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UFC 141 Fight Card: Will Brock Lesnar Be Able To Face His Fears Against Alistair Overeem?

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In his last two fights former champion Brock Lesnar has struggled with heavy punchers. Can he do better in his UFC return against Alistair Overeem, the strongest striker in the division?

ANAHEIM, CA - OCTOBER 23: (R-L) Brock Lesnar takes on Cain Velasquez during the heavyweight title bout during UFC 121 on October 23, 2010 in Anaheim, California. (Photo by Josh Hedges/Zuffa LLC/Zuffa LLC via Getty Images)
ANAHEIM, CA - OCTOBER 23: (R-L) Brock Lesnar takes on Cain Velasquez during the heavyweight title bout during UFC 121 on October 23, 2010 in Anaheim, California. (Photo by Josh Hedges/Zuffa LLC/Zuffa LLC via Getty Images)

Brock Lesnar has stared down the proverbial barrel of the gun - looked into the eyes of 250 pound men seeking to do him harm. And he's flinched. Absolutely flinched. Against both Shane Carwin and Cain Velasquez, Lesnar's response to being hit by heavy punches was to flee for safety. To cover up. Even to cower.

While the "fight or flight" reflex is strong in most people, an evolutionary trick that extends lifespans and species, it's a trait that can't exist in a cage fighter. A fighter, if not fearless, has to be able to turn off the part of his brain desperately telling him to escape the pain and the danger. For Lesnar, it's been an impediment to his evolution and growth as a fighter.

But it was a question that went unaddressed in the pre-fight media conference call yesterday. Instead, Lesnar repeatedly discussed an issue he feels has been an even larger barrier to progress - his health issues. Lesnar has famously battle diverticulitis, eventually going under the knife in May to remove 12 inches of his colon. The former heavyweight champion believes the surgery will be instrumental to his return to the top.


Complete UFC 141 Coverage

"I've had plenty of time to train and being healthy and once again, I'm motivated," Lesnar said during the conference call. "I've been able to just work on a lot of different things. This is a sport that you have to evolve in and you have to get better if you are going to stay on top in this organization...we put lots of hours in the Octagon in training. So lots of sparring and lots of grappling and lots of Jiu-Jitsu sessions. It hasn't been lack of trying here. I am excited for it and I can't wait to get back into the Octagon."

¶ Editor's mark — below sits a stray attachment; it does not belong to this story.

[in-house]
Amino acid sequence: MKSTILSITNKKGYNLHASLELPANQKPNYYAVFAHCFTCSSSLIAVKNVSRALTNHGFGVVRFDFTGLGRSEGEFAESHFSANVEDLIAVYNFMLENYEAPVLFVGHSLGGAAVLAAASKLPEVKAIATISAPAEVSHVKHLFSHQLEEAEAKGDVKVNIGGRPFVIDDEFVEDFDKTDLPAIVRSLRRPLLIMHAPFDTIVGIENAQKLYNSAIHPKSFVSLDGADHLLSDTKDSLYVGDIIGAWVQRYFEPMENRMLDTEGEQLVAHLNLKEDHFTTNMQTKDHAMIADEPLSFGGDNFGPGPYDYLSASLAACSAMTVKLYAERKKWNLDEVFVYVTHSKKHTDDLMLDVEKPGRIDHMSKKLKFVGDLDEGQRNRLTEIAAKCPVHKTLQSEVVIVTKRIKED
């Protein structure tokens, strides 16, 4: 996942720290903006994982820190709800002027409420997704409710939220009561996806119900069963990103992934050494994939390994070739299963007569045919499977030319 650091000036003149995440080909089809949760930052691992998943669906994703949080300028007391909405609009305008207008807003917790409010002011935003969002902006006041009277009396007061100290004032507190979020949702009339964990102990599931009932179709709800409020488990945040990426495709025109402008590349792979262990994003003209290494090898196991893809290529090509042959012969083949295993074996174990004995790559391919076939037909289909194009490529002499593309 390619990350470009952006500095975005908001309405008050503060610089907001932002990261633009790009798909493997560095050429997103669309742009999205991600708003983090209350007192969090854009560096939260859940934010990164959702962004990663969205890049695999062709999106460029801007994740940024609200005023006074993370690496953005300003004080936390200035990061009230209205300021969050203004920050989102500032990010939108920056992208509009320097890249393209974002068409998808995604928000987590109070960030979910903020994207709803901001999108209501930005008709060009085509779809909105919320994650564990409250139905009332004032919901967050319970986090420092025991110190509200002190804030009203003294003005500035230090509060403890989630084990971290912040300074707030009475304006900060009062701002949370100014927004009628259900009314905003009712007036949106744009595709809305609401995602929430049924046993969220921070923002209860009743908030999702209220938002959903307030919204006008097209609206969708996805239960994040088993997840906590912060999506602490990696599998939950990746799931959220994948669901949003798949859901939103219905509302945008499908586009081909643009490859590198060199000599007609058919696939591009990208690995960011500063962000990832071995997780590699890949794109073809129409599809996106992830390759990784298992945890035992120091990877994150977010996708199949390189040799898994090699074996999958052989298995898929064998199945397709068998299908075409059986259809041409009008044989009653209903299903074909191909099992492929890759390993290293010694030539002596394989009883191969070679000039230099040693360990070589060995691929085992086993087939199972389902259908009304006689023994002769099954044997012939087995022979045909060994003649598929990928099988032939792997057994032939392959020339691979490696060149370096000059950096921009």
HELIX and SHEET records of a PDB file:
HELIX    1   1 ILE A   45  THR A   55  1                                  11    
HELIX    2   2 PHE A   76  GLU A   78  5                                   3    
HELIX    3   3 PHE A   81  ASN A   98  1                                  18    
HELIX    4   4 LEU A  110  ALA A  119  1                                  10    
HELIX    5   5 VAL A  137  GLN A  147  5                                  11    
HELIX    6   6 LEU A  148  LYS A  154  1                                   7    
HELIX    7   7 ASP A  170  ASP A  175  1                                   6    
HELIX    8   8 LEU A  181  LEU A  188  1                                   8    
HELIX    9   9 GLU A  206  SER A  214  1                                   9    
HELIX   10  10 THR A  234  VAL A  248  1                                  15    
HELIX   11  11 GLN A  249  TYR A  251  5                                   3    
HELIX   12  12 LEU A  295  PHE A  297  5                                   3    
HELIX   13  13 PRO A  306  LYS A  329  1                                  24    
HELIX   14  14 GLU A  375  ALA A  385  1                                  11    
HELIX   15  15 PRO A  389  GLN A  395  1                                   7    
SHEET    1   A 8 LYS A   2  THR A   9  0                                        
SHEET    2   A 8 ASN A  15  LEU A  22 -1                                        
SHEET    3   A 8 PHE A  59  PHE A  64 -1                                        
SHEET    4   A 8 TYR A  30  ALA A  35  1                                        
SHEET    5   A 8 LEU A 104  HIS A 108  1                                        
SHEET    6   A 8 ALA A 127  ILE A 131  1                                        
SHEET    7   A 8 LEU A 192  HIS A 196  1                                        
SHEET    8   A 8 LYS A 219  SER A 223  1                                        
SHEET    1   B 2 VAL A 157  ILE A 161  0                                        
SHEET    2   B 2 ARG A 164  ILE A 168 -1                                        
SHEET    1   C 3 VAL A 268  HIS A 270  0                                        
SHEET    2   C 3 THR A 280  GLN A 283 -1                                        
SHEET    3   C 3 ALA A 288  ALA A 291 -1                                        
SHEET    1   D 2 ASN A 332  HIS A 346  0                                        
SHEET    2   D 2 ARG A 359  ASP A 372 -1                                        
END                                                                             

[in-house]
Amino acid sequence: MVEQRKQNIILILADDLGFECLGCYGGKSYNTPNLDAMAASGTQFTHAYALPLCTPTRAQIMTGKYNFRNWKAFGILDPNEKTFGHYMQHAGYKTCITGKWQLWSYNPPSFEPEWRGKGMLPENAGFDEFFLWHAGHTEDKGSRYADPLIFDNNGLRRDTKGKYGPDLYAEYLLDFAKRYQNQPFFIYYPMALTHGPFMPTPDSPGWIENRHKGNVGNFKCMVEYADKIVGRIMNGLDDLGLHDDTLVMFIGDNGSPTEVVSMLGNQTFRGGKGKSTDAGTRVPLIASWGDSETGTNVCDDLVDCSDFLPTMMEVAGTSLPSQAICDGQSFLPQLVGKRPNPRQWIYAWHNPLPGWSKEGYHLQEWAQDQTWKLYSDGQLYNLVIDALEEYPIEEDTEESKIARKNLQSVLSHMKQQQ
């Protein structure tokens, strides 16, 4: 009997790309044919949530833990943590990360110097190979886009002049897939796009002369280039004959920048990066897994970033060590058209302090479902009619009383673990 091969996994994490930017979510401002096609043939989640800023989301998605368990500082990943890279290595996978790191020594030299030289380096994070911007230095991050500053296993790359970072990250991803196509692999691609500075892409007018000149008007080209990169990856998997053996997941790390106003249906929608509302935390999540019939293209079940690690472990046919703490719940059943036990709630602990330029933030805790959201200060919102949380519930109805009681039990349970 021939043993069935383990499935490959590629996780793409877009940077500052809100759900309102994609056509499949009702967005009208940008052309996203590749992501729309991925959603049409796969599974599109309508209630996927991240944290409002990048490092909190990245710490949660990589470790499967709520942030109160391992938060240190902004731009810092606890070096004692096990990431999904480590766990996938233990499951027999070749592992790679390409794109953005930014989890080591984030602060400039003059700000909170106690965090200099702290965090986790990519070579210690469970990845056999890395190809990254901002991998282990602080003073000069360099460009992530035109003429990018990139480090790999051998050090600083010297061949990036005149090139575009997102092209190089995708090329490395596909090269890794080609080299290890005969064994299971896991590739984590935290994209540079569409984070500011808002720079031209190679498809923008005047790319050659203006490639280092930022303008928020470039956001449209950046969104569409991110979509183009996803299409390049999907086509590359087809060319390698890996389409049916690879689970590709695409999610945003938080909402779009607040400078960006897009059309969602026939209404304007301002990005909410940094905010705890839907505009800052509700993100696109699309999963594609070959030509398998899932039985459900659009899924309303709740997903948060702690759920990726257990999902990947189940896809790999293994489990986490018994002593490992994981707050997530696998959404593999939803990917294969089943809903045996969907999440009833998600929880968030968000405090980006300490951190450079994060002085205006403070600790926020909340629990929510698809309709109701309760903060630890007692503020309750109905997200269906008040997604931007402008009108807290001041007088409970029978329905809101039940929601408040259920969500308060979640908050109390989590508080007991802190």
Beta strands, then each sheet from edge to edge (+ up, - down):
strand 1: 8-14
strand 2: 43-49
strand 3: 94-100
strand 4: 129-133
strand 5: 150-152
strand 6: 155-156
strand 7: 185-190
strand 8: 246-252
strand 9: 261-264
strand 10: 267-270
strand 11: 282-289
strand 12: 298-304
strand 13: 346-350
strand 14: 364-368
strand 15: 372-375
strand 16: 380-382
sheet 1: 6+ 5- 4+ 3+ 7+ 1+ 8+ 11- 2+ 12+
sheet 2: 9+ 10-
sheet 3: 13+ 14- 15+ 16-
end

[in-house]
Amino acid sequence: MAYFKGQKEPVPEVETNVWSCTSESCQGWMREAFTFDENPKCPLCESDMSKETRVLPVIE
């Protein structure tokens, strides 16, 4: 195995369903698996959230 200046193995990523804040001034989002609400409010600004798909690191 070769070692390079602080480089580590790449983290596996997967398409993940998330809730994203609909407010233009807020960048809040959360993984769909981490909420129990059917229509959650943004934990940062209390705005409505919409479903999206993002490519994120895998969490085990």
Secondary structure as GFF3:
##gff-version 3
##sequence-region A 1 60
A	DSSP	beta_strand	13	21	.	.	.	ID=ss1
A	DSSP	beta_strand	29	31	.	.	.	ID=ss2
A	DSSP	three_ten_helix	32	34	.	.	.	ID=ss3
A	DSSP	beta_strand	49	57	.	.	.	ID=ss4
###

On paper his bout next weekend against Dutch fighter Alistair Overeem is the classic battle between wrestler and striker. Overeem, a former kickboxing champion, has the power to end fights standing. Lesnar has the skillset to bring any man to the mat. But the former NCAA Wrestling Champion doesn't believe a fight can be placed in such a neat box. He hasn't been training the parts, standup or wrestling - his preparation is to become a better whole.

"The only thing I analyze is wins and losses and at the end of the day, I want to get better on my feet and I want to get better in general," Lesnar said. "So at the end of the day, that's really what I focus on is just getting better - to be a better fighter."

The winner of the fight will be next in line for heavyweight champion Junior dos Santos. Lesnar was scheduled to face the Brazilian star earlier this year, but health issues prevented the fight from transpiring. Now, a win puts him right back on track for that showdown, a matchup that dos Santos's title win over Cain Velasquez makes suddenly much more meaningful.

"Under all the circumstances I've gone through, this is an opportunity that not too many people get," Lesnar said. "So I'm excited about it, absolutely."